61 A mashup is a self-inflicted XSS attack. Advertising is a mashup. The most reliable, cost effective method to inject evil code is to buy an ad.

62 Why is there XSS? The web stack is too complicated. Too many languages, each with its own encoding, quoting, commenting, and escapement conventions. Each can be nested inside of each other. Browsers do heroic things to make sense of malformed content. Template-based web frameworks are optimized for XSS injection.

63 Why is there XSS? The JavaScript global object gives every scrap of script the same set of powerful capabilities. As bad as it is at security, the browser is a vast improvement over everything else.

64 Confusion of Interests The browser distinguishes between the interests of the user and the interests of the site. It did not anticipate that multiple interests might be represented.

65 Within a page, interests are confused. An ad or a widget or an Ajax library gets the same rights as the site’s own scripts.

66 JavaScript got close to getting it right. It can be repaired, becoming an object capability language.

67 HTML HTML grants power to confusers. HTML is easily confused. HTML is forgiving because webmasters were/are incompetent. HTML’s API, the DOM, is also insecure.

68 This stuff is not going to get fixed in a hurry. It is up to the web developer to create secure applications on an insecure platform. But there is hope…

69 Any unit of software should be given just the capabilities it needs to do its work, and no more. The Principle of Least Authority

70 The Actor Model 1973

71 The Actor Model An actor is a computational entity. An actor can send a message to another actor only if it knows its address. An actor can create a new actor. An actor can receive messages. Web workers are actors. Web services are not…

72 Waterken applies the actor model to web services. Distributed, reliable services.

73 Capability An address of an actor is a capability. A reference to an object is a capability.

74 An Introduction to Object Capabilities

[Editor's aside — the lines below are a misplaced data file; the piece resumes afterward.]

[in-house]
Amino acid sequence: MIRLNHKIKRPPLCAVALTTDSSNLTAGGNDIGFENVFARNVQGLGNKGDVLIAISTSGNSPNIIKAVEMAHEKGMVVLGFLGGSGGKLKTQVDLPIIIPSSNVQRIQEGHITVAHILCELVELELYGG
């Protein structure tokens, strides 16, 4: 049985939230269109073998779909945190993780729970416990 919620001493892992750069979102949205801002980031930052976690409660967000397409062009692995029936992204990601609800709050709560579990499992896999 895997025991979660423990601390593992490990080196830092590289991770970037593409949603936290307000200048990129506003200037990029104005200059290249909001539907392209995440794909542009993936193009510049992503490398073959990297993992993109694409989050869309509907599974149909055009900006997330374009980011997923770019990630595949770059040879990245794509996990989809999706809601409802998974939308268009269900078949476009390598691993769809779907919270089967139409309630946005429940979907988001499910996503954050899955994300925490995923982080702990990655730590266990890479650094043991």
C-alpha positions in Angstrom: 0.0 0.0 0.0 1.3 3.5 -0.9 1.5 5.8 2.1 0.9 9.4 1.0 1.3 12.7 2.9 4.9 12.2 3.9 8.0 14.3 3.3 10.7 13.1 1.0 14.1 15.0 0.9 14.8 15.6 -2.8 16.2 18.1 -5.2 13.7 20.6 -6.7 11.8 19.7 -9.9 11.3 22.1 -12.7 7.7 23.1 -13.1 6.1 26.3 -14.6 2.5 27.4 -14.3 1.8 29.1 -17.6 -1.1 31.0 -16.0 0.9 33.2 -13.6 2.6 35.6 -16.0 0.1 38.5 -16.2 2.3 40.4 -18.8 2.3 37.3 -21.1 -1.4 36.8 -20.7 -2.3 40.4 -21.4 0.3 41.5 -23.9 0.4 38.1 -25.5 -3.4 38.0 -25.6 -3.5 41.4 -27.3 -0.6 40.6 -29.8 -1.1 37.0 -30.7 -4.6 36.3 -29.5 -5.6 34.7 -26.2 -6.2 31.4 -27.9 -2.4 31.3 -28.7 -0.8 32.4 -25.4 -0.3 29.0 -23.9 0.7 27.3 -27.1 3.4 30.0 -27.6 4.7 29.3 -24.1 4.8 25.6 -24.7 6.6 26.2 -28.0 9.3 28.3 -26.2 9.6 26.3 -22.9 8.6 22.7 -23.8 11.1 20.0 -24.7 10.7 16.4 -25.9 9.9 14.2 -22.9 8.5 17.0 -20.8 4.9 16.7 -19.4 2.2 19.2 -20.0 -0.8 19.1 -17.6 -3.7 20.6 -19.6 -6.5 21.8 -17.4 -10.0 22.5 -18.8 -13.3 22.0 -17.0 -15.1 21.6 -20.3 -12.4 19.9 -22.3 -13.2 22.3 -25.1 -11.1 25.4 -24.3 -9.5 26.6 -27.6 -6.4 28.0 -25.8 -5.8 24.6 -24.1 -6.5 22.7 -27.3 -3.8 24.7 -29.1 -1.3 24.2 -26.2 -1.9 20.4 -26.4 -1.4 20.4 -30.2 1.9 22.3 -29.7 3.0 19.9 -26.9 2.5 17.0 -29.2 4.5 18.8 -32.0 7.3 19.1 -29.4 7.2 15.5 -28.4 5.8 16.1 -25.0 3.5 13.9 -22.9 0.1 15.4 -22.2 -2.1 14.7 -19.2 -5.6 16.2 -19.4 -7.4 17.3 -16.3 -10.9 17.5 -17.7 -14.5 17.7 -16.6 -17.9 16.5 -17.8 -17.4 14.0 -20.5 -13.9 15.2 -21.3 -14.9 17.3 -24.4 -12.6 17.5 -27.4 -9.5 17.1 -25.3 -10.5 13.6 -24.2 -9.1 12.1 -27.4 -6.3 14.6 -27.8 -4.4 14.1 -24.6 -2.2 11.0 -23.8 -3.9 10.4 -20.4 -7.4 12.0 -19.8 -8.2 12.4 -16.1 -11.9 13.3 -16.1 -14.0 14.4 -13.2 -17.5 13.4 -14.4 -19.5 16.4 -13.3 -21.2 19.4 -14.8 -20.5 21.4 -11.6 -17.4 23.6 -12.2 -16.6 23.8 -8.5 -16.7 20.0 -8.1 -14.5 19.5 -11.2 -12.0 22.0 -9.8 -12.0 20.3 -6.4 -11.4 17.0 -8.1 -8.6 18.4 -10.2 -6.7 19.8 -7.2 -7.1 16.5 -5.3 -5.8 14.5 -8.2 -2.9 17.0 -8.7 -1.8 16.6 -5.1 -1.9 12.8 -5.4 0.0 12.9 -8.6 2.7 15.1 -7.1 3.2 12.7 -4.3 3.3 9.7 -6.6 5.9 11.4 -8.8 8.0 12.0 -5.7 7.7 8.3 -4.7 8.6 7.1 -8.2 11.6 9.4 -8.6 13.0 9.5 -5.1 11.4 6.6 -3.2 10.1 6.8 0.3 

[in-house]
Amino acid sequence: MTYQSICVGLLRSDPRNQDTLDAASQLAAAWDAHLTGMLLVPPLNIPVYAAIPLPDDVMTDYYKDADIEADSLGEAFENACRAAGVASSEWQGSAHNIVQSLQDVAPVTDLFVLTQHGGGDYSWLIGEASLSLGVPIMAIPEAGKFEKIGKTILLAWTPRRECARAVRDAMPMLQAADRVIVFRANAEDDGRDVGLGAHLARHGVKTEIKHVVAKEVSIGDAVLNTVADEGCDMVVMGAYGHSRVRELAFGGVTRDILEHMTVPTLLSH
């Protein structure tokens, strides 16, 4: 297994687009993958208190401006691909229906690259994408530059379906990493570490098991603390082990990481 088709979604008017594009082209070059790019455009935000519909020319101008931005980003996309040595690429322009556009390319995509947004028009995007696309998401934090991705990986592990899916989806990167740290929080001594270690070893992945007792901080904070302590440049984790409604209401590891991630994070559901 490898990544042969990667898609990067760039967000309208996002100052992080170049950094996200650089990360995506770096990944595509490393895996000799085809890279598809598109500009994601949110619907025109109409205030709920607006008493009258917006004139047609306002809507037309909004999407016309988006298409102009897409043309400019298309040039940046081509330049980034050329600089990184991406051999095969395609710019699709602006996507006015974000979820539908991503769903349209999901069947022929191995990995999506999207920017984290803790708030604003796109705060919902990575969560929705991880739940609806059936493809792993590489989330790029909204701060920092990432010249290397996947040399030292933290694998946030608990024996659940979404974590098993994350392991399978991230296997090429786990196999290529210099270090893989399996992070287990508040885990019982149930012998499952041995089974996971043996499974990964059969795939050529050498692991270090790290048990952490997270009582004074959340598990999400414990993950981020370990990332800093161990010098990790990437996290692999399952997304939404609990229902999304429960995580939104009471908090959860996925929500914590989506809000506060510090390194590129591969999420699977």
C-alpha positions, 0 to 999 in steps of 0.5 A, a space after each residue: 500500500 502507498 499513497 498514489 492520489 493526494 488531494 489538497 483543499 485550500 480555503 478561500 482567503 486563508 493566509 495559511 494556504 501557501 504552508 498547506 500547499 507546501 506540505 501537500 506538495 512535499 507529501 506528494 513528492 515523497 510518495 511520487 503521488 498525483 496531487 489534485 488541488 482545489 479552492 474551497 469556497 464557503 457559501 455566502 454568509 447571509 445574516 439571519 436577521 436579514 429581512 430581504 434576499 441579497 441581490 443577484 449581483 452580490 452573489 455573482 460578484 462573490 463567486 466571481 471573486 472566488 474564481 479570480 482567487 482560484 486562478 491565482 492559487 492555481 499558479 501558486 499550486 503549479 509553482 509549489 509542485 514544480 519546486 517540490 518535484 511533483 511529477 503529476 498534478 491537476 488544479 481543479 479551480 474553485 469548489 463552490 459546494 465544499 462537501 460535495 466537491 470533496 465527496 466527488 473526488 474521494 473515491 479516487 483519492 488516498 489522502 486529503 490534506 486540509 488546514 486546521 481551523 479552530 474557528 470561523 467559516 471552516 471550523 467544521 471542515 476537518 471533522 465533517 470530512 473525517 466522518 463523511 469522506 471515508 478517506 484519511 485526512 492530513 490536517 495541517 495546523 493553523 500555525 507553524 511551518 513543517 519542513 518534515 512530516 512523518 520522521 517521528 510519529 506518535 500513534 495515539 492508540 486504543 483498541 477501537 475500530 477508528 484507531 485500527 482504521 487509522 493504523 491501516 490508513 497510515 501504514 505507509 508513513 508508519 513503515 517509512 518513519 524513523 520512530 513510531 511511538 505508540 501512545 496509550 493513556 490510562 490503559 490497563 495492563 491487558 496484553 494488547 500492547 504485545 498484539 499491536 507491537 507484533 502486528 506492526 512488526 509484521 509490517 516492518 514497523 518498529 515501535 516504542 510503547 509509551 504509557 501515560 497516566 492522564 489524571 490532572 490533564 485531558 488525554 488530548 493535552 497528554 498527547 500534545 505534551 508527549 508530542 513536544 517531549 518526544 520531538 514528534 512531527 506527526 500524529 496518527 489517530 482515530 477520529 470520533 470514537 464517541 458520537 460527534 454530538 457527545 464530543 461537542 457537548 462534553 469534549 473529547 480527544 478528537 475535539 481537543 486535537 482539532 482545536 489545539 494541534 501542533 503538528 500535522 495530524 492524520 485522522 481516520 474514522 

75 A is an Object. Object A has state and behavior.

76 Object A has a reference to Object B. An object can have references to other objects. has-a

77 ...because it has a reference to Object B. Object A can communicate with Object B...

78 Object B provides an interface that constrains access to its own state and references. Object A does not get access to Object B’s innards.

79 Object A does not have a reference to Object C, so Object A cannot communicate with Object C. In an Object Capability System, an object can only communicate with objects that it has references to.

80 An Object Capability System is produced by constraining the ways that references are obtained. A reference cannot be obtained simply by knowing the name of a global variable or a public class.

81 There are exactly three ways to obtain a reference. 1.By Creation. 2.By Construction. 3.By Introduction.

82 1. By Creation If a function creates an object, it gets a reference to that object.

83 2. By Construction An object may be endowed by its constructor with references. This can include references in the constructor’s context and inherited references.

84 3. By Introduction A has a references to B and C. B has no references, so it cannot communicate with A or C. C has no references, so it cannot communicate with A or B.

85 3. By Introduction A calls B, passing a reference to C.

86 3. By Introduction B is now able to communicate with C. It has acquired the capability.

87 If references can only be obtained by Creation, Construction, or Introduction, then you may have a safe system.

88 Potential weaknesses include 1.Arrogation. 2.Corruption. 3.Confusion. 4.Collusion.

89 1. Arrogation To take or claim for oneself without right. Global variables. public static variables. Standard libraries that grant powerful capabilities like access to the file system or the network or the operating system to all programs. Address generation. Known urls.

90 2. Corruption It should not be possible to tamper with or circumvent the system or other objects.

91 3. Confusion It should be possible to create objects that are not subject to confusion. A confused object can be tricked into misusing its capabilities.

92 4. Collusion It must not be possible for two objects to communicate until they are introduced. If two independent objects can collude, they might be able to pool their capabilities to cause harm.

93 Rights Attenuation Some capabilities are too dangerous to give to guest code. We can instead give those capabilities to intermediate objects that will constrain the power. For example, an intermediate object for a file system might limit access to a particular device or directory, or limit the size of files, or the number of files, or the longevity of files, or the types of files.